Ellen G. White Writings

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Manuscript Releases, vol. 5 [Nos. 260-346], Page 30

than that of the servant of God whose wife does not give herself to the work, but remains at home to care for her family?

While I was in America, I was given light upon this subject. I was instructed that there are matters that need to be considered. Injustice has been done to women who labor just as devotedly as their husbands, and who are recognized by God as being as necessary to the work of ministry as their husbands. The method of paying men-laborers and not their wives, is a plan not after the Lord's order. Injustice is thus done. A mistake is made. The Lord does not favor this plan. This arrangement, if carried out in our conference, is liable to discourage our sisters from qualifying themselves for the work they should engage in.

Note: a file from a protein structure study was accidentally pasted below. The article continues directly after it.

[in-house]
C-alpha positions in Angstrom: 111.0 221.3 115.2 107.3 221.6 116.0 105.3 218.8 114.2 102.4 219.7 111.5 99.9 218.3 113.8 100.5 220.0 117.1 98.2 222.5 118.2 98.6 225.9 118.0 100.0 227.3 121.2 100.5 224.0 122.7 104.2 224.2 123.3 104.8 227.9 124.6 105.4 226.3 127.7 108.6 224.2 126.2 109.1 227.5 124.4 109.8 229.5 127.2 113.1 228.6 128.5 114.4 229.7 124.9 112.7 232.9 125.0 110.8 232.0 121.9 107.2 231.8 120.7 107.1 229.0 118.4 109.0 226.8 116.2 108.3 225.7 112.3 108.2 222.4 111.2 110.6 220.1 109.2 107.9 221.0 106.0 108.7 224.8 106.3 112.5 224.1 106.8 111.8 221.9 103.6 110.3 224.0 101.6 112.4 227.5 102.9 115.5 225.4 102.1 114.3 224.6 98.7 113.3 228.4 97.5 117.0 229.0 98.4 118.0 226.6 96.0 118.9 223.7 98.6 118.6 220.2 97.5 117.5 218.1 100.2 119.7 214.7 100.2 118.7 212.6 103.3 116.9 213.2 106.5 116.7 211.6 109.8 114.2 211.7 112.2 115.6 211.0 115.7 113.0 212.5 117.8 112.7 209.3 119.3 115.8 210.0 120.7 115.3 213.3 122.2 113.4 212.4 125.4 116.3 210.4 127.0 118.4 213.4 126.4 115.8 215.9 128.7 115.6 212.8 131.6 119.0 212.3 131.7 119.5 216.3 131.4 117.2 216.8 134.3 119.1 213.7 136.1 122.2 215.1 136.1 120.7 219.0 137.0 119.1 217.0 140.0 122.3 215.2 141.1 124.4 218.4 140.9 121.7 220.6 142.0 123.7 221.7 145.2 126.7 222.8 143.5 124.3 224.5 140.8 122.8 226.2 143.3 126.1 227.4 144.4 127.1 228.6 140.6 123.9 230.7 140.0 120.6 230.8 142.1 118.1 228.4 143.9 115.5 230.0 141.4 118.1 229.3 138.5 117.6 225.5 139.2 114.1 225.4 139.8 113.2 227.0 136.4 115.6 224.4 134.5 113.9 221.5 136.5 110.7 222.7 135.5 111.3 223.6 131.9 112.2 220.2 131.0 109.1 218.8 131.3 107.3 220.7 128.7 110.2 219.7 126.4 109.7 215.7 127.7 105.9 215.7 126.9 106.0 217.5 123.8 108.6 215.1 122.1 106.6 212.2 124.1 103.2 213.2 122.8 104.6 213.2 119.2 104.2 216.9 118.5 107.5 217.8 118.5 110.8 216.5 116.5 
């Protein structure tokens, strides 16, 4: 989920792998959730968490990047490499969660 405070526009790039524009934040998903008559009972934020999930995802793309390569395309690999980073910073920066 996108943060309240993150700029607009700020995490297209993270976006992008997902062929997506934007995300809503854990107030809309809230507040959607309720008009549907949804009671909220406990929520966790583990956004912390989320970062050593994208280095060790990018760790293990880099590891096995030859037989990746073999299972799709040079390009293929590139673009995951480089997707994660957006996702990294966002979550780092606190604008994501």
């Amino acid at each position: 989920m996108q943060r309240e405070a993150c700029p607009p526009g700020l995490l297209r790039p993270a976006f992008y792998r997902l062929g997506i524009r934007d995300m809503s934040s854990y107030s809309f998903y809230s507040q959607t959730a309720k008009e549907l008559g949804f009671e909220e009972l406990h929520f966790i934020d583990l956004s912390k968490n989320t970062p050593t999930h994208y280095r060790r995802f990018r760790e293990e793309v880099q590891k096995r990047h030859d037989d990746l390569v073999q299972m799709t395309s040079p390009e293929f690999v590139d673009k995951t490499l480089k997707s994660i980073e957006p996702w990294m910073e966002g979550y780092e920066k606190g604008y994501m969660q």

A mistake is made when the burden of the work is left entirely upon the ministers. This plan was certainly arranged without the mind of God. Some women are now teaching young women to work successfully as visitors and Bible readers. Women who work in the cause of God should be given wages proportionate to the time they give to the work. God is a God of justice, and if the ministers receive a salary for their work, their wives, who devote themselves just as interestedly to the work as laborers together with God, should be paid in addition to the wages their husbands receive, notwithstanding that they may not ask this. As the devoted minister and his wife engage in the work, they should be paid wages proportionate to the wages of two distinct workers, that they may have means to use as they shall see fit in the cause of God. The Lord has put His Spirit upon them both. If the husband should die, and leave his wife, she is fitted to continue her work in the cause of God, and receive wages for the labor she performs.—Manuscript 43a, 1898

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